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Brig.-Gen. Bradley T. Johnson, Confederate Military History, a library of Confederate States Military History: Volume 2.1, Maryland (ed. Clement Anselm Evans) 6 0 Browse Search
Harper's Encyclopedia of United States History (ed. Benson Lossing) 2 0 Browse Search
The Daily Dispatch: October 19, 1863., [Electronic resource] 2 0 Browse Search
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Browsing named entities in Brig.-Gen. Bradley T. Johnson, Confederate Military History, a library of Confederate States Military History: Volume 2.1, Maryland (ed. Clement Anselm Evans). You can also browse the collection for William R. Miller or search for William R. Miller in all documents.

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Brig.-Gen. Bradley T. Johnson, Confederate Military History, a library of Confederate States Military History: Volume 2.1, Maryland (ed. Clement Anselm Evans), Chapter 5: Marylanders in the campaigns of 1861. (search)
orum appearing, they adjourned until the next day. The climate of Frederick was disagreeable to many of the protesters at that particular season. But Major Copeland was equal to the emergency. He closely picketed the town and held everybody in who was in, and took everybody in who wanted to go out. On the 18th he arrested Milton Y. Kidd, the chief clerk of the house, and his assistant, Thomas H. Moore; William Kilgour, secretary of the senate, and his assistant, L. P. Carmark, and John M. Brewer, reading clerk of the senate, and William E. Salmon, Elbridge G. Kilbourne, Thomas J. Claggett, Philip F. Raisin, Andrew Kessler, Josiah H. Gordon, James W. Maxwell, R. C. McCubbin, George W. Landing, Dr. Bernard Mills, William R. Miller, Clark J. Durant, John I. Heckart and J. Lawrence Jones, members of the house; E. Riley, printer of the house and editor of the Annapolis Republican, and a number of citizens of Frederick pointed out by the citizens of the place who were greatly assisting.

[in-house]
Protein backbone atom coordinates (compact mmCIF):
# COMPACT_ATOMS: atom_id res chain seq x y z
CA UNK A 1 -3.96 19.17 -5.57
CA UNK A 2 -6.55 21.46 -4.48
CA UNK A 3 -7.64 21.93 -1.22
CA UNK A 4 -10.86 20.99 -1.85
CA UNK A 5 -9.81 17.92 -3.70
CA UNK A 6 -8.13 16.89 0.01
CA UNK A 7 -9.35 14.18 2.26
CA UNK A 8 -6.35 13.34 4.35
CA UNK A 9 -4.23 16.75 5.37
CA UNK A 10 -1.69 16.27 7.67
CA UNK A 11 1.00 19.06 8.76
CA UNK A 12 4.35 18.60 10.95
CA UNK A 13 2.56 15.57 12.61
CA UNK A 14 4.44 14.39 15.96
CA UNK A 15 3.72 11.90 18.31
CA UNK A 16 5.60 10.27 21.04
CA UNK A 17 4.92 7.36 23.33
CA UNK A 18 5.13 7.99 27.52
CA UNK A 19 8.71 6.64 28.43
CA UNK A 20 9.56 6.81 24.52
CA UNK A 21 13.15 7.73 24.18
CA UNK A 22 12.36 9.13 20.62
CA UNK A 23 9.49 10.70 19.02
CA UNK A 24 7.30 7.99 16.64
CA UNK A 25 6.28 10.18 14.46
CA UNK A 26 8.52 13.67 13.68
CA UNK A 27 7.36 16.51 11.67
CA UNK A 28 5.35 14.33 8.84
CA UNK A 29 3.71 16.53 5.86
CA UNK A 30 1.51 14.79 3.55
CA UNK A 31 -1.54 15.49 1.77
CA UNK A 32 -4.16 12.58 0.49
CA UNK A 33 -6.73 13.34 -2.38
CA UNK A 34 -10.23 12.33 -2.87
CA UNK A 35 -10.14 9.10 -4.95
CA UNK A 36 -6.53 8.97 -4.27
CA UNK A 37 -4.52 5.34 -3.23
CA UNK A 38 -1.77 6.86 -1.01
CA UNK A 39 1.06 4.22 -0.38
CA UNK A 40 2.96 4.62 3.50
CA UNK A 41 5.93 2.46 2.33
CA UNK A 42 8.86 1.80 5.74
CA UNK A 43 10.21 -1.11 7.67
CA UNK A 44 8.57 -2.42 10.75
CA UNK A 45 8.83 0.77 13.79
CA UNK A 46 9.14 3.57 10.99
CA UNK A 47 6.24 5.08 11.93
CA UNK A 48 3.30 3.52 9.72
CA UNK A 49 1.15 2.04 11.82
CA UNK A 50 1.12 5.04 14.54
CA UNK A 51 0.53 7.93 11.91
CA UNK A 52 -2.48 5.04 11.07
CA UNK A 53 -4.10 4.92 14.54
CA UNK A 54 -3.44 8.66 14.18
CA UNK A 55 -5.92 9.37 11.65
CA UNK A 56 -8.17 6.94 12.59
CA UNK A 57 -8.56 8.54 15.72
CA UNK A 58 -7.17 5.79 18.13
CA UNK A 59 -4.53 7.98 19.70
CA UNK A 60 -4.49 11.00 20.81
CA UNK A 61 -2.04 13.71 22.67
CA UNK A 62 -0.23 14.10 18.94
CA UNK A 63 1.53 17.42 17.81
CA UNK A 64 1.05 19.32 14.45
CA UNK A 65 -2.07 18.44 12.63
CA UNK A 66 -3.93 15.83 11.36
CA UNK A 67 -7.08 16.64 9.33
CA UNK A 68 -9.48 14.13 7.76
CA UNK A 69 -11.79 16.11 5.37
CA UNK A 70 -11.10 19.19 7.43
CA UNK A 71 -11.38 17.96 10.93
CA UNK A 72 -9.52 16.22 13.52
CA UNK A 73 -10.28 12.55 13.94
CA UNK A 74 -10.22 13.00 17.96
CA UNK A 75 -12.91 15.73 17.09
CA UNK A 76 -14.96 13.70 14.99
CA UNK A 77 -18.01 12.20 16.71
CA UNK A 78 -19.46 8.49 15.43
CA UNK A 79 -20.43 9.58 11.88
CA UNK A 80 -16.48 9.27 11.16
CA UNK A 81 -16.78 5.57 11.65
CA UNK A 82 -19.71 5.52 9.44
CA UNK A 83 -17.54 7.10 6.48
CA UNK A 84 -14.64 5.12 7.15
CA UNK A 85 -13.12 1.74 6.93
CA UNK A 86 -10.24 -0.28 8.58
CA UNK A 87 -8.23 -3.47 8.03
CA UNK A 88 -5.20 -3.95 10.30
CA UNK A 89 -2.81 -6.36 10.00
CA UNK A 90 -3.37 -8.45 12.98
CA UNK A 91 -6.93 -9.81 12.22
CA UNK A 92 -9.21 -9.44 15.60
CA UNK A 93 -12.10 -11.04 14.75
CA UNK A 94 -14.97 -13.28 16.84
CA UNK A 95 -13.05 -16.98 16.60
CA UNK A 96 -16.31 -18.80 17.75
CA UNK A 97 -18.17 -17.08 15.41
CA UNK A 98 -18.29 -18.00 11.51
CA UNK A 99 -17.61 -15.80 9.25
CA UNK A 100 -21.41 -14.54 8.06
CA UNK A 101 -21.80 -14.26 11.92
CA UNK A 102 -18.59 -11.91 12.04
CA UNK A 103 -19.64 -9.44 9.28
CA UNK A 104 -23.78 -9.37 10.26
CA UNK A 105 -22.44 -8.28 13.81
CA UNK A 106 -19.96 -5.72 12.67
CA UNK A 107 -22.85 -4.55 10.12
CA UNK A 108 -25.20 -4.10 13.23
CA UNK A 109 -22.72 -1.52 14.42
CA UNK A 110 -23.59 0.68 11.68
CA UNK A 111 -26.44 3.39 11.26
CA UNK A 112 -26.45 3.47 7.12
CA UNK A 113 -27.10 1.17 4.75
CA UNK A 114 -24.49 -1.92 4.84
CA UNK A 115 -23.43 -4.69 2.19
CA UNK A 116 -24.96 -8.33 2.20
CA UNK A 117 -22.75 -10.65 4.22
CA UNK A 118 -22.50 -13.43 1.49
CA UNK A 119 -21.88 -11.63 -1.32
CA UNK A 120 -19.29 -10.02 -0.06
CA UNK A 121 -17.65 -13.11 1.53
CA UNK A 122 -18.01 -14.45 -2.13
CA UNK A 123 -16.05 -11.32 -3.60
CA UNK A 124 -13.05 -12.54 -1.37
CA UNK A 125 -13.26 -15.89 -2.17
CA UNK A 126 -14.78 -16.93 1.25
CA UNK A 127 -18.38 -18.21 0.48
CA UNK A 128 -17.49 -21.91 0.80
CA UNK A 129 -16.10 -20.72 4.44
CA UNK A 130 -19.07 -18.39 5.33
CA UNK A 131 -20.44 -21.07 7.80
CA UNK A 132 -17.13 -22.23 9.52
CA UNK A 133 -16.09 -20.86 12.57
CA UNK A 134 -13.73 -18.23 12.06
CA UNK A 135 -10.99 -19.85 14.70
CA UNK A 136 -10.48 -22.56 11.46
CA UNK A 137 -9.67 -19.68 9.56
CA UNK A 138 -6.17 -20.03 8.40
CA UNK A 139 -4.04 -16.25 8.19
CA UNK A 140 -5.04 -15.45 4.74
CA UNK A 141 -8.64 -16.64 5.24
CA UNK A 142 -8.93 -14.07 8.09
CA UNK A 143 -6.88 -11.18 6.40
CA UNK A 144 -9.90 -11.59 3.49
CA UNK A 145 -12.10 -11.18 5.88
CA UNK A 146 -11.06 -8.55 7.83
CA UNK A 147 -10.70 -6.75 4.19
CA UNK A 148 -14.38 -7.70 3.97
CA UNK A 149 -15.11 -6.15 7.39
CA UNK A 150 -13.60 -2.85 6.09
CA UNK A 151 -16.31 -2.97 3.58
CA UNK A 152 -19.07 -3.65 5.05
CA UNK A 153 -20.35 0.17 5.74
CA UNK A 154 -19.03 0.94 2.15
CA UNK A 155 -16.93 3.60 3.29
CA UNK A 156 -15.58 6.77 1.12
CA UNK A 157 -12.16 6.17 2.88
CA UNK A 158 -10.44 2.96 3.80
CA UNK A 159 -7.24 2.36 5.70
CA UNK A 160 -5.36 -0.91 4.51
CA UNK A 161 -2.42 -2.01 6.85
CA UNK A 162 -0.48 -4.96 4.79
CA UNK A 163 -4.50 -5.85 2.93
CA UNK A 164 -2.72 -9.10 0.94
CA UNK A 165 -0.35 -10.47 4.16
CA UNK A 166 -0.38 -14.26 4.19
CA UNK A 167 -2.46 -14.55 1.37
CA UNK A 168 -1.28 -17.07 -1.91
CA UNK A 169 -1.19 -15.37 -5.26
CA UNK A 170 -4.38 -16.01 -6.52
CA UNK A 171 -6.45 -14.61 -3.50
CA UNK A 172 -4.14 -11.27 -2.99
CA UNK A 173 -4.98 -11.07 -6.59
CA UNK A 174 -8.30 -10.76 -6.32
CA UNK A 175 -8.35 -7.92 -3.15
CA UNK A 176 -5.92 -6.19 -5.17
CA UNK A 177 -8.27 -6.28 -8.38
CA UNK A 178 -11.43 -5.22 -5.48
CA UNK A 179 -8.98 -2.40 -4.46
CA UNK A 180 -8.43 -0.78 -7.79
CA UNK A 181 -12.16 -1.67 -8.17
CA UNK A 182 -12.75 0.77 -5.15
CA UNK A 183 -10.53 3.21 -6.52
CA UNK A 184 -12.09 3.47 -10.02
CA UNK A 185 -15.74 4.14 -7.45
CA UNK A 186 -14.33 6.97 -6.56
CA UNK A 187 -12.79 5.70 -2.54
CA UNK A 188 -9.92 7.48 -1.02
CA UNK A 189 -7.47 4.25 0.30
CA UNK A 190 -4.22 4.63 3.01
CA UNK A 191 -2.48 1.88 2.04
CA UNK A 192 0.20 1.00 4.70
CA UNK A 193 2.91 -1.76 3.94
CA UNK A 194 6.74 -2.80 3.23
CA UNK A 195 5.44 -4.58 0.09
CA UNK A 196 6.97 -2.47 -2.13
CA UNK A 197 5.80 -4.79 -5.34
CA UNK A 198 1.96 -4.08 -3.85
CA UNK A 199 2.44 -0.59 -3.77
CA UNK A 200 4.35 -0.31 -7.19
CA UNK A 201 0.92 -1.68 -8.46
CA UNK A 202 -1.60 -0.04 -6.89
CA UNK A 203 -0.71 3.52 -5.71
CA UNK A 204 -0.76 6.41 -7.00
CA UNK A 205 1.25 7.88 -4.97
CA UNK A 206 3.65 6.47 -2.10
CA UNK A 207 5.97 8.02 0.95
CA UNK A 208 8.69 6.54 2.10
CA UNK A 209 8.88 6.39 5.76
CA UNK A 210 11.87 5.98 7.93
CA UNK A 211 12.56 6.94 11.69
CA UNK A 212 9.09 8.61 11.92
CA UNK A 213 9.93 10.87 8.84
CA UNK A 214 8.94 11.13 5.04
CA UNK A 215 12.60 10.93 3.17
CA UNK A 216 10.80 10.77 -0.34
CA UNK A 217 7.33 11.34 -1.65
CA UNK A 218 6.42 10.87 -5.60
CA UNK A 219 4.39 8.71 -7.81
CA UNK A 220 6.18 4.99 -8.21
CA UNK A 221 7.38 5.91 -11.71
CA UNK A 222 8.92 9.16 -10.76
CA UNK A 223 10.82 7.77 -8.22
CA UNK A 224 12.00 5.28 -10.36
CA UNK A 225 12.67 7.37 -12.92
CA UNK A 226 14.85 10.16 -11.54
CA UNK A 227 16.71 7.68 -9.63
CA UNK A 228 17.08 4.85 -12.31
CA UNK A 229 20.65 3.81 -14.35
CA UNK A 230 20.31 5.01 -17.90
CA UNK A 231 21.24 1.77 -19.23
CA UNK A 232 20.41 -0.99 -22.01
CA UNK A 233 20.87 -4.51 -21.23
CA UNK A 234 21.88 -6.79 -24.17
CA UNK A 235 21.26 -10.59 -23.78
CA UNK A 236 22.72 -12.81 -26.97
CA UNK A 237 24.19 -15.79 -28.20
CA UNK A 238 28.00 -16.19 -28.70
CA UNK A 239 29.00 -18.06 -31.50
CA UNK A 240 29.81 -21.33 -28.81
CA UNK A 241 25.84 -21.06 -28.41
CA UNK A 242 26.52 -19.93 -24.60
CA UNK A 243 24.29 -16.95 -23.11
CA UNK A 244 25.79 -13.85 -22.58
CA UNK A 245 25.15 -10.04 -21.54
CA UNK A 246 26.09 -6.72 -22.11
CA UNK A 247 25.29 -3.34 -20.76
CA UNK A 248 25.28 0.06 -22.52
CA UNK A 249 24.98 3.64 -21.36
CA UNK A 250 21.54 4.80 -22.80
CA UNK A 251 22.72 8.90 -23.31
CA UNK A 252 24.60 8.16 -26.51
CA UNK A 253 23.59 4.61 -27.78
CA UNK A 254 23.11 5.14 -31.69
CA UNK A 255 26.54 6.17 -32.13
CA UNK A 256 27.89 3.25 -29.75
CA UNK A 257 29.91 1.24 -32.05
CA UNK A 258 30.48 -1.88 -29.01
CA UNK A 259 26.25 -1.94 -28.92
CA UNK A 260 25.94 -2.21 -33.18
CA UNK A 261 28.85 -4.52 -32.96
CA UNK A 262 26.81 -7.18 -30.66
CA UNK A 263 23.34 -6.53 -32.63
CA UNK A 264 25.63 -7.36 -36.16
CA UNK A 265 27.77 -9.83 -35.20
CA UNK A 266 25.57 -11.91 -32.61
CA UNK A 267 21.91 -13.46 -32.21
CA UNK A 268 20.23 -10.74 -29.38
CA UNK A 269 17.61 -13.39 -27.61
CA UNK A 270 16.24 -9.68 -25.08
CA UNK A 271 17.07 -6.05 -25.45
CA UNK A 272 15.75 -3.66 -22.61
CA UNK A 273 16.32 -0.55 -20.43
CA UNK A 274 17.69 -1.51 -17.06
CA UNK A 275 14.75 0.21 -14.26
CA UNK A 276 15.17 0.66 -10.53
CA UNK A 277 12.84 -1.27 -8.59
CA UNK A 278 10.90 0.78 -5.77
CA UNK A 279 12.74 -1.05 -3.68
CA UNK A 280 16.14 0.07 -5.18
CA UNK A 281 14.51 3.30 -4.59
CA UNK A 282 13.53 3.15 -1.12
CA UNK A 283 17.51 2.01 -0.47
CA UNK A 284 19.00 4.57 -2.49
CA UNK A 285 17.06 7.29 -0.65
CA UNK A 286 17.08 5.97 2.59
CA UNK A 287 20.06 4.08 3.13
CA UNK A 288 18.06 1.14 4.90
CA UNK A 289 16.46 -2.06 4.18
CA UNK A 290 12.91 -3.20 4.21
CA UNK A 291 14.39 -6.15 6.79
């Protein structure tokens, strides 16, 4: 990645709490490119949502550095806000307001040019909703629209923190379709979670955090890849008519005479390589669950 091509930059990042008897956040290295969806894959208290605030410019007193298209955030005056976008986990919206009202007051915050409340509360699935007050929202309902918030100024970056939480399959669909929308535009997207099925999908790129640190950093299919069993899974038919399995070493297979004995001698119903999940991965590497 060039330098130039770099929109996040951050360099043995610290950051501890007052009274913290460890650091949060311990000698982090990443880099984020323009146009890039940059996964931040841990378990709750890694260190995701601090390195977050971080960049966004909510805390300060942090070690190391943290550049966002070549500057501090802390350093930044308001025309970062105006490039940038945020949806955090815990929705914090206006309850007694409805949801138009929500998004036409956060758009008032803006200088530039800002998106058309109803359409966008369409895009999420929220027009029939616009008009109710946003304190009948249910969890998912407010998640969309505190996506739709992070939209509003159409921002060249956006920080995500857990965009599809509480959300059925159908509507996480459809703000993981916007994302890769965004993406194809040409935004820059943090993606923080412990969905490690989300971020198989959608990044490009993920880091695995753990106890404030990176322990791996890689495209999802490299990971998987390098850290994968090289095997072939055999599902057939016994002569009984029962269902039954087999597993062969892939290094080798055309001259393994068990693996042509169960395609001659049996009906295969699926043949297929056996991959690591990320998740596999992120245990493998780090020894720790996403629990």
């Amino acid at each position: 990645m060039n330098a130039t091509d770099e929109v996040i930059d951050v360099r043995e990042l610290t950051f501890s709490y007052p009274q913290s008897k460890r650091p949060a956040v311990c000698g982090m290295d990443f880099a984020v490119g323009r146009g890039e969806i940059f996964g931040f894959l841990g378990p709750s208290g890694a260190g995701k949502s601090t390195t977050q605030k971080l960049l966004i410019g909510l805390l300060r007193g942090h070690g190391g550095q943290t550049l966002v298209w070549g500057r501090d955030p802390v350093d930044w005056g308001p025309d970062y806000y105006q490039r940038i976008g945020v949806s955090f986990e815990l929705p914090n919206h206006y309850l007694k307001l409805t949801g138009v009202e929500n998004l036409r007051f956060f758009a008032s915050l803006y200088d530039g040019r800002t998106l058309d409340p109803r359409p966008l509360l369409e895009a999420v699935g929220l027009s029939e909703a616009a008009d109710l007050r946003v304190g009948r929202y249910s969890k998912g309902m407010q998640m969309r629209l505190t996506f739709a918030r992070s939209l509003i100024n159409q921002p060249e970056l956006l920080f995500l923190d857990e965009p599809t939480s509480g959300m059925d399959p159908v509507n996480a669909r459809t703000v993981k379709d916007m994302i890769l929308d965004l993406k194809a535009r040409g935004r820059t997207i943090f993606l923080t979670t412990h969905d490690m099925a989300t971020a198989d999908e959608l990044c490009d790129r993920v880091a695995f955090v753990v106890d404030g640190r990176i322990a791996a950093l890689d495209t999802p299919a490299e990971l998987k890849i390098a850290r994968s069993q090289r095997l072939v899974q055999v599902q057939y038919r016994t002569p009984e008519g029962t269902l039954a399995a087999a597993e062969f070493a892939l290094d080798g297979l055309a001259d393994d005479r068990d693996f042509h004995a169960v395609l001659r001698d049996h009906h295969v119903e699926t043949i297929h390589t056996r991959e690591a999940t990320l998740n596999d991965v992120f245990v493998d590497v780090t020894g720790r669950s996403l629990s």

Brig.-Gen. Bradley T. Johnson, Confederate Military History, a library of Confederate States Military History: Volume 2.1, Maryland (ed. Clement Anselm Evans), Chapter 8: Maryland under Federal military power. (search)
manded by Colonel DeWitt. The Fourth regiment, commanded by Colonel Sudburgh, was composed of Germans. The First and Second Maryland artillery companies were commanded by Captains Hampton and Thomson, and the First Maryland cavalry by Lieutenant-Colonel Miller. These first forces raised for the Union in Maryland were, with the exception of the First regiment, mainly composed of foreigners, aliens by birth and aliens to the institutions, ideals and motives that for nine generations had formotly engaged at Cedar Run, and lost heavily. Major Kennedy and over one hundred men were killed and wounded. They also lost over thirty-three per cent of the command at Sharpsburg, killed and wounded. The First regiment of cavalry, Lieutenant-Colonel Miller and Maj. James M. Deems, served under Generals Buford and Sigel in the army of the Potomac, in 1862. The Potomac home brigade, Col. William P. Maulsby, and the Purnell Legion, were enlisted and organized as home guards for home servi